If you’ve spent much time on the waters of Charlotte Harbor you’ve benefited from the thousands of mangrove trees which fringe the estuary. For most of us the benefits are indirect: we don’t eat fruit from mangrove trees, or use lumber from mangrove trees to build boats or houses, or partake in any other consumptive uses. Some folks reportedly use mangrove wood when smoking fish and others use mangroves in their waterfront landscaping, but the rest of us profit in less obvious ways from the presence of these interesting trees. Mangrove shorelines serve as habitat for fish, birds and other wildlife, perform admirably in shoreline stabilization, provide protection against stormy conditions which would devastate bare coastal areas, and they’re just cool to explore.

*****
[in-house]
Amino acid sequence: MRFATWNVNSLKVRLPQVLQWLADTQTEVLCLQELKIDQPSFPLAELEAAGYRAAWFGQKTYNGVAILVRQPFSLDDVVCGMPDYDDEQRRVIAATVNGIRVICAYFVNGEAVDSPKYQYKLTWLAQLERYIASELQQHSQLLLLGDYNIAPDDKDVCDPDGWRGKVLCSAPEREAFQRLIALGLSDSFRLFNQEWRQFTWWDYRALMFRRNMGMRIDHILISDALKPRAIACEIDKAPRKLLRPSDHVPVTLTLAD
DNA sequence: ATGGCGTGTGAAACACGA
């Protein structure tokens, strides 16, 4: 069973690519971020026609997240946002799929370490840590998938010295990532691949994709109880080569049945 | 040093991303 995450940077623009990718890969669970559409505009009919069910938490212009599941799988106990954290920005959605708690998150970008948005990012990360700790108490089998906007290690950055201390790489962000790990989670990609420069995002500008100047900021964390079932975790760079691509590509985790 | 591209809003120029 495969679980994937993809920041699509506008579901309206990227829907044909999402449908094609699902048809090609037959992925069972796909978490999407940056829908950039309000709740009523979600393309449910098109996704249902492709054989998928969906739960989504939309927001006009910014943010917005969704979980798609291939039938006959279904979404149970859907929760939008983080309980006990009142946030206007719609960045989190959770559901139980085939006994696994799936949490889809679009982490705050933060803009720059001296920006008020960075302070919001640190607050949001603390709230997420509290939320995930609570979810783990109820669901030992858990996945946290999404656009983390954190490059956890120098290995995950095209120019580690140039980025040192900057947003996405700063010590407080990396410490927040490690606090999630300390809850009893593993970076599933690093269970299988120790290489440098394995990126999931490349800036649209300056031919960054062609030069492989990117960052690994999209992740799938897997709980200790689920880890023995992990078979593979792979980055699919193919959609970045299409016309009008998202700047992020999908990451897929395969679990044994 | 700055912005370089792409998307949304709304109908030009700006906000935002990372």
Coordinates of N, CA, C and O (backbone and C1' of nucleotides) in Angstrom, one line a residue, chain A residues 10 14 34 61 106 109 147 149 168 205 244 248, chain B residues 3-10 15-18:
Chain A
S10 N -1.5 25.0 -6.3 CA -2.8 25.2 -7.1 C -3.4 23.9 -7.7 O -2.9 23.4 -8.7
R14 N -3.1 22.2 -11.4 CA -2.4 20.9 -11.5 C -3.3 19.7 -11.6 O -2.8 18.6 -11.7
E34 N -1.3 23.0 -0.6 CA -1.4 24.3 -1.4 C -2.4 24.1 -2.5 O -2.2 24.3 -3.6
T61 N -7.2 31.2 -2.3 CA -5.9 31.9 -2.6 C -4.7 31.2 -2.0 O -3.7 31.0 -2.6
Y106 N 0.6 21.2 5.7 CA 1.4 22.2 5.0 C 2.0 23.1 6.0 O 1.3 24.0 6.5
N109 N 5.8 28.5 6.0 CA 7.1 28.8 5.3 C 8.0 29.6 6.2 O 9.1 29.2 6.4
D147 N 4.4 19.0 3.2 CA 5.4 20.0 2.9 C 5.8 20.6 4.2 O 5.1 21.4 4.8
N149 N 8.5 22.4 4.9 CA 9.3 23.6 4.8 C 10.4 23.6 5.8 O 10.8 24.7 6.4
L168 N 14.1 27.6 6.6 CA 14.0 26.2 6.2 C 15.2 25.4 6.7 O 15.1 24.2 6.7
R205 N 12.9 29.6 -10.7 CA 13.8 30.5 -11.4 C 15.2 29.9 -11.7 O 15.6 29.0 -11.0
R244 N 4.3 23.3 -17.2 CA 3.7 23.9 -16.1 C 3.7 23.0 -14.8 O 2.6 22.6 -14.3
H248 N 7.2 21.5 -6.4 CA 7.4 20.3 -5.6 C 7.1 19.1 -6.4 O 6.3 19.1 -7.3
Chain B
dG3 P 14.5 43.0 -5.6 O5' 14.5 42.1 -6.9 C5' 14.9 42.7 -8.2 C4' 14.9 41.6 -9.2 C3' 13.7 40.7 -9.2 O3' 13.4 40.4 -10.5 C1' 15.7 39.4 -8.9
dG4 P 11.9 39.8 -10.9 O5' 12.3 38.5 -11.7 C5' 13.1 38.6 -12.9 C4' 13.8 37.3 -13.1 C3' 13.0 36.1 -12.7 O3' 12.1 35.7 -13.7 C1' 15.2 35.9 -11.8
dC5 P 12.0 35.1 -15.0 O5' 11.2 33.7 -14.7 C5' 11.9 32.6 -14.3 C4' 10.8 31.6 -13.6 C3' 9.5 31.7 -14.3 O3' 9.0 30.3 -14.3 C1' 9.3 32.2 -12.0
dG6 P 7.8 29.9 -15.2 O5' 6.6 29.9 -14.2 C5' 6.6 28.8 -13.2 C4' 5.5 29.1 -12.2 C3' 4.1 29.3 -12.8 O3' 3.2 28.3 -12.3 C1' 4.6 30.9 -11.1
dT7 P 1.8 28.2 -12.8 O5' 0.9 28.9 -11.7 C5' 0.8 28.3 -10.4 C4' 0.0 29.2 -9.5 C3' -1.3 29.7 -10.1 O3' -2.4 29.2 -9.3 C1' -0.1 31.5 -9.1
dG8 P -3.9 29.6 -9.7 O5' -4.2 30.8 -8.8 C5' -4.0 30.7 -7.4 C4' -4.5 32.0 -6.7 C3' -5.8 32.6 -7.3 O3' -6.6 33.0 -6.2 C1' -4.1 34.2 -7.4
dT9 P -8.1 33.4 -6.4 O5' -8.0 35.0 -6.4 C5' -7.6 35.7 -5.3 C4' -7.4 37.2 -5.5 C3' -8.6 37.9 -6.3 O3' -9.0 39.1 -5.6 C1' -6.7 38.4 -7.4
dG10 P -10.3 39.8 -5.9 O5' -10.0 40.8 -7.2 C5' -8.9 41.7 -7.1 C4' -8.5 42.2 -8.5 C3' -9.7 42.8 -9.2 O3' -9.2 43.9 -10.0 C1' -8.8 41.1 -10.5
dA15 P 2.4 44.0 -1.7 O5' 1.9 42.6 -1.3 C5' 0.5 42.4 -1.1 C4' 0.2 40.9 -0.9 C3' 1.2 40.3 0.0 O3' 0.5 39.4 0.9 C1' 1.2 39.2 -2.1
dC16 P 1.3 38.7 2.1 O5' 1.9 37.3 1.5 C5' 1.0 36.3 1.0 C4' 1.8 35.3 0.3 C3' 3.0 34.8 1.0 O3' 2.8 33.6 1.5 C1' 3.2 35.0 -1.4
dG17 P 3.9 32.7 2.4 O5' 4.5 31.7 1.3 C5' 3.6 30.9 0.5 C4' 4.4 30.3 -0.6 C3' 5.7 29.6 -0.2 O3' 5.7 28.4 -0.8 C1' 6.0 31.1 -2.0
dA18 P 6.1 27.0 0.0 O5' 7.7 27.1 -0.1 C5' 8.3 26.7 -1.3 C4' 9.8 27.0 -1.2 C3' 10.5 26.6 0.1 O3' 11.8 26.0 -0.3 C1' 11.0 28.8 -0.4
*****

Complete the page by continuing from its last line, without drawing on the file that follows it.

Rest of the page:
Pretty much every foot of shoreline around Charlotte Harbor that hasn’t been seawalled is home to a dense growth of mangroves. Three species of mangroves grow here: red, white and black mangroves. It’s the red mangroves which are most visible because they are the most likely to thrive right at the water’s edge, with white and black mangroves usually growing a bit further away from the water. Red mangroves produce those overhanging branches beneath which so many of our favorite fish lurk, and it’s the red mangroves which rest atop a dense thicket of prop roots extending into the water that provide habitat for oysters, barnacles, tunicates, sponges, crabs, shrimp and juvenile fish of dozens of species.
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